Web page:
Duende (Spanish): a climactic show of spirit in a performance or work of art, which might be fulfilled in flamenco dancing, or bull-fighting, etc.
Guanxi (Mandarin): in traditional Chinese society, you would build up good guanxi by giving gifts to people, taking them to dinner, or doing them a favour, but you can also use up your gianxi by asking for a favour to be repaid.
Tingo (Pascuense language of Easter Island): to borrow objects one by one from a neighbour’s house until there is nothing left
Radioukacz (Polish): a person who worked as a telegraphist for the resistance movements on the Soviet side of the Iron Curtain
Selathirupavar (Tamil): a word used to define a certain type of absence without official leave in face of duty
Mamihlapinatapai (Yaghan): a look shared by two people with each wishing that the other will initiate something that both desire but which neither one wants to start.
Nunchi: (Korean) the innate ability that lets you sense what would be the wrong thing to say in a situation
Honne and Tatemae:(Japanese) Respectively, reality as you understand it, and reality as filtered through what society expects.
Sgiomlaireachd: (Scottish Gaelic) an interruption of mealtime
Desenrascanco: (Portuguese) to come up with a last-minute solution.
15 Foreign Words and Phrases People Spell Incorrectly
Here are some problematic frequently misspelled words and phrases of foreign extraction:
1. A capella: The Italian phrase, literally “in chapel style” but meaning “without instrumental accompaniment,” is two words.
2. Apropos: The French phrase for “to the purpose,” and meaning “with regard to” or “opportune” or timely,” is treated as two words in the original language but as one in English. It’s sometimes erroneously split into two in English, which is not appropriate.
3. Capisce: This formal Italian term meaning “understand” is employed in English as a slang interrogative equivalent to “You know what I mean?” (Notice that capisci is also correct, as it’s the equivalent of capisce in the second person).
4. Chaise longue: This phrase, literally “long chair” in French, is often mispronounced “chase lounge” (the correct French pronunciation is “shez long,” though the vowel sound in the first word is in English closer to “shayz”) and, by association, the second word is sometimes misspelled like “lounge.”
5. Coffee klatch: This half-translation of the German word Kaffeeklatsch (“coffee gossip”) is an open compound (or, in a variant, more faithful spelling, a hyphenated compound: coffee-klatsch).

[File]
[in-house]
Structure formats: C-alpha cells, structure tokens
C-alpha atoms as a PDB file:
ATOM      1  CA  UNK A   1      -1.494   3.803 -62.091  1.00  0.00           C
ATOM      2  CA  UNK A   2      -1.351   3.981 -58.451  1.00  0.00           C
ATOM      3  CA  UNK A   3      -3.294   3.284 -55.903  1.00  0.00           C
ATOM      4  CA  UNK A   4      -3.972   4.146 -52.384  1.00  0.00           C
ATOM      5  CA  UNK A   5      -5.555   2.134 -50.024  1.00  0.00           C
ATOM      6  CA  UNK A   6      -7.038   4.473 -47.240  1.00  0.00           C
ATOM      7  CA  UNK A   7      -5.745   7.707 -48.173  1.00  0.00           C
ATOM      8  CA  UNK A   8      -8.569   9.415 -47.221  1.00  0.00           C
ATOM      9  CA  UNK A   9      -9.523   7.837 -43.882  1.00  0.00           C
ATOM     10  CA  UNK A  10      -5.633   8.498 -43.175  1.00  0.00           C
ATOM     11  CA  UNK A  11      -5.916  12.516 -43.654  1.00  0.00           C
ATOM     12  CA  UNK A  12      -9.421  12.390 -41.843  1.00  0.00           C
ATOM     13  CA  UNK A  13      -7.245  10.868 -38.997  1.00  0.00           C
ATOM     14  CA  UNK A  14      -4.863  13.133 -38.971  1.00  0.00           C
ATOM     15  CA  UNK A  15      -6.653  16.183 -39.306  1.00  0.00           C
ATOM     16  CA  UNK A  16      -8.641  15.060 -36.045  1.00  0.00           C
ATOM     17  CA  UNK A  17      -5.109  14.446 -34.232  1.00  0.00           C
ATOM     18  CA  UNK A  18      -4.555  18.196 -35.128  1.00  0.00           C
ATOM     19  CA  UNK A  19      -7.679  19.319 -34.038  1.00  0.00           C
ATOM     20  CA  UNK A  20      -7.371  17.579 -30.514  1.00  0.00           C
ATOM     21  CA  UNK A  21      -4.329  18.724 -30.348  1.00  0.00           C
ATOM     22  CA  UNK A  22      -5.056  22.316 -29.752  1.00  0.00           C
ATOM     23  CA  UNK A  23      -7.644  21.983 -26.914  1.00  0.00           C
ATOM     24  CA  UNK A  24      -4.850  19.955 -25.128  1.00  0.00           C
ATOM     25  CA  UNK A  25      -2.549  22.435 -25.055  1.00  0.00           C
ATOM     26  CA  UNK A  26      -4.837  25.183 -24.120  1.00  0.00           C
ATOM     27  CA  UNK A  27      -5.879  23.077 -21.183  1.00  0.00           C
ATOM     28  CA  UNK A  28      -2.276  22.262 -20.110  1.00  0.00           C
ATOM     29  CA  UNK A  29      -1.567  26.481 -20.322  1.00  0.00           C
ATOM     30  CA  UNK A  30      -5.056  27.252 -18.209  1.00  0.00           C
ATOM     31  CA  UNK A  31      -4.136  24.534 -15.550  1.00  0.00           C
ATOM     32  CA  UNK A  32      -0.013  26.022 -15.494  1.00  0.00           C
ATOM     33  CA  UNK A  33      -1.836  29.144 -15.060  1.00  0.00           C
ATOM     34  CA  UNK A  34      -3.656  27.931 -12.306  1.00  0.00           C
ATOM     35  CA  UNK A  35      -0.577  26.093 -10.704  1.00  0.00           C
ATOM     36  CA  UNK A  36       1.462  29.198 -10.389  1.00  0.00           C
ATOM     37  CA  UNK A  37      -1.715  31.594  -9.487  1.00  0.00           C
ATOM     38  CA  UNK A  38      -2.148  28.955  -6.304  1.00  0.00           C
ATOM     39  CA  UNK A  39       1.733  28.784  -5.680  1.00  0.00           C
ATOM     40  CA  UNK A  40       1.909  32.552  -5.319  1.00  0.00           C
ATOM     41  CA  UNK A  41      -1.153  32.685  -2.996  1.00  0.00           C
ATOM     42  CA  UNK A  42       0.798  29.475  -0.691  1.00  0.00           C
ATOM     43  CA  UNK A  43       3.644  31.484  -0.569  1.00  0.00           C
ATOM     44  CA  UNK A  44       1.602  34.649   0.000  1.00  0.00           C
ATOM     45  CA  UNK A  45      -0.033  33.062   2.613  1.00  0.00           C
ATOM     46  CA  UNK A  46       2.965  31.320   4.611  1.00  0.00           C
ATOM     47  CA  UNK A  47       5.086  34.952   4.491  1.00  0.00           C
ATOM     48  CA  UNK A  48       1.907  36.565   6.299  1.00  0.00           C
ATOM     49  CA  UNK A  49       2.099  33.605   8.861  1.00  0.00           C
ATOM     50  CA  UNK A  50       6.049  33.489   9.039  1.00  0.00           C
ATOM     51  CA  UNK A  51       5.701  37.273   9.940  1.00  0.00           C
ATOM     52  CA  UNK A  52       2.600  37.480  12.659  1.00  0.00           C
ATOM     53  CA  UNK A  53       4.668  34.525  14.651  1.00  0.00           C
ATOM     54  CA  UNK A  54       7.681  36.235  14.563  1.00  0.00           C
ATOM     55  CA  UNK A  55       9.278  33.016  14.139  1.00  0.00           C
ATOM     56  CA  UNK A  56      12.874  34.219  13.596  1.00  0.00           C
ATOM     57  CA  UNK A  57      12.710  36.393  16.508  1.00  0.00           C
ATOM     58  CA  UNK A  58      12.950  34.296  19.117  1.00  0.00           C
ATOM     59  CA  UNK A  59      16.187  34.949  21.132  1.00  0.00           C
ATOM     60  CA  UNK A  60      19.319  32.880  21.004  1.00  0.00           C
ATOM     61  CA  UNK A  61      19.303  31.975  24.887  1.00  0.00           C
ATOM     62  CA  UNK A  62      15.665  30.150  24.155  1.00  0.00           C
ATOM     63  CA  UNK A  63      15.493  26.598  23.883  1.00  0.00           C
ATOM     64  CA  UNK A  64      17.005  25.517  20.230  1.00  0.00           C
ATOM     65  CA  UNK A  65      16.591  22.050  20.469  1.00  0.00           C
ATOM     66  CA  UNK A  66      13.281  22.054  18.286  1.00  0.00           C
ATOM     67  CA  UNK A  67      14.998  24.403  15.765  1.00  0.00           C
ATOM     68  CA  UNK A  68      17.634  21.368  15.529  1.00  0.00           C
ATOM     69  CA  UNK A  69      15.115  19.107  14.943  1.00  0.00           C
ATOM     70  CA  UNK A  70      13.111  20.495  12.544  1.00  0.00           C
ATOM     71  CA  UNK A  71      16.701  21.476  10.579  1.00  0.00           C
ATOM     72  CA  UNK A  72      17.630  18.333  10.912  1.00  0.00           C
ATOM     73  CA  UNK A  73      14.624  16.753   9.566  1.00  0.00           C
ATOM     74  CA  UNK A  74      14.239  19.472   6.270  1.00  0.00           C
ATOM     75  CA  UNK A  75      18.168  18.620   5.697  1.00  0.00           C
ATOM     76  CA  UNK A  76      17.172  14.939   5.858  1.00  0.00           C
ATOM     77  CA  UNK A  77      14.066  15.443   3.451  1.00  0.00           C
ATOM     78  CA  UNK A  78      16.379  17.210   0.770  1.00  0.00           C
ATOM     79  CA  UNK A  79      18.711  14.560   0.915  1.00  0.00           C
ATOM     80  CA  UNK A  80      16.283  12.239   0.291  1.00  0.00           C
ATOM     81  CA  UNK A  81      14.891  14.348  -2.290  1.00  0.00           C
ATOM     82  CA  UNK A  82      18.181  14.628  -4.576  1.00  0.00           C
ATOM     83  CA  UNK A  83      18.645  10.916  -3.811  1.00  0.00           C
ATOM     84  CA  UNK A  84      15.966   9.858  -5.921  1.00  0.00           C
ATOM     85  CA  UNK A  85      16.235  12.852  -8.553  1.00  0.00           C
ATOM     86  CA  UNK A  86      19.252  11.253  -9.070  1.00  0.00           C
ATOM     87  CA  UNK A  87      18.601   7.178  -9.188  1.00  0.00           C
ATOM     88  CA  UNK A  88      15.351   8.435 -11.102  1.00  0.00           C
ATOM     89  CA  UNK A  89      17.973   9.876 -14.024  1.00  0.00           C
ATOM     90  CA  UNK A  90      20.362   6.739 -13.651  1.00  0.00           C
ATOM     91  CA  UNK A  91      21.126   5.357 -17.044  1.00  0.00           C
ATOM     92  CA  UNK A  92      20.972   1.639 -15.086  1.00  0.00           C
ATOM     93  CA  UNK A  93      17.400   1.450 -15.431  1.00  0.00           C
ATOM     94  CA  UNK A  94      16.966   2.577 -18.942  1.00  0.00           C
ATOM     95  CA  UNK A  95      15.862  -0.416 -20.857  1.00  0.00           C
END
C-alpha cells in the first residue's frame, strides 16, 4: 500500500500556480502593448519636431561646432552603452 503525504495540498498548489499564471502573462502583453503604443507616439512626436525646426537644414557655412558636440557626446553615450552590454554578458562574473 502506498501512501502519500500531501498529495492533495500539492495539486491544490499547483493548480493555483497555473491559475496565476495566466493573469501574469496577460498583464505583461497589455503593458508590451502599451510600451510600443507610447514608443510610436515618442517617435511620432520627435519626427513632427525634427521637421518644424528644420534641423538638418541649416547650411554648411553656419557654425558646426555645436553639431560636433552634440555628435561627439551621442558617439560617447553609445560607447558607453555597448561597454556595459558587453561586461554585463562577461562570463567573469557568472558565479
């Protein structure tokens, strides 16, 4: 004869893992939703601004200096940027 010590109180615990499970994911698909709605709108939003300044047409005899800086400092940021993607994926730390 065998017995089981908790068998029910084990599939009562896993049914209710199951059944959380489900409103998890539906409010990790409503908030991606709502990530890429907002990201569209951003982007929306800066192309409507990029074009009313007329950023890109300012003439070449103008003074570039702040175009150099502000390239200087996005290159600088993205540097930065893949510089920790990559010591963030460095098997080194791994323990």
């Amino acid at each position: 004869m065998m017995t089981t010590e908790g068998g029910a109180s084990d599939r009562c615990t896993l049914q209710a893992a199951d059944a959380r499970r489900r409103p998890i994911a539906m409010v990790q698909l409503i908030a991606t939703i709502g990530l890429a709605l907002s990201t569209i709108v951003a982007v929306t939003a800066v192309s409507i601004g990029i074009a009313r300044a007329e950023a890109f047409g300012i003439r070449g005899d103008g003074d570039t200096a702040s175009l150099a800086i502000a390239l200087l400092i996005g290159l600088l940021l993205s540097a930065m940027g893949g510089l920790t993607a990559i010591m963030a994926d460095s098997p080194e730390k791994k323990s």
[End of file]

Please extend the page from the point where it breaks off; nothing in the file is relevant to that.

6. De rigueur: This French word for “proper,” adopted into English, is (like liqueur) properly spelled with two us.
7. En masse: This French phrase for “as one” is one of several adopted into English as is.
8. Flak: This German acronym — derived from Fliegerabwehrkanonen, or antiaircraft guns, and, by extension, the shells fired from them, and used in English to refer to criticism or opposition — has so often been misspelled flack that this second spelling is now an accepted variant, though the direct borrowing is preferred.
9. Hors d’oeuvres: The jumble of vowels following the article d’ in this direct borrowing from the French phrase meaning “apart from the main work” stymies many writers.
10. Laissez-faire: This direct translation of the French phrase translated roughly as “let do” and referring to minimal government interference in economic or other affairs is always hyphenated, even when used as a noun.
11. Mano a mano: This Spanish phrase for “hand to hand” refers, in English as well, to two people going up against each other in competition or conflict.
12. Oeuvre: The French term for “work,” most often used in the sense of the sum total of an artist’s output, consists of a bewildering sequence of letters.
13. Per se: People unfamiliar with the origin of this phrase (it’s borrowed directly from the Latin phrase meaning “in itself”) sometimes misspell it “per say” (perhaps as if to write “as said”).
14. Segue: Confusion with the name of the vehicle called the Segway may be responsible for the occasional misspelling of this word to resemble the brand name, though that error may just be the result of a phonetic attempt to produce the borrowed French term meaning “to make a close or smooth transition.”
15. Tchotchke: This improbably spelled alteration of a Yiddish word meaning “trinket” is a spelling bee competitor’s nightmare.
Of lately I haven’t been able to post much on the Word Collector2, so today I'd like to share some Arabic words with you guys. Please enjoy the small list of simple Arabic words words which I put together!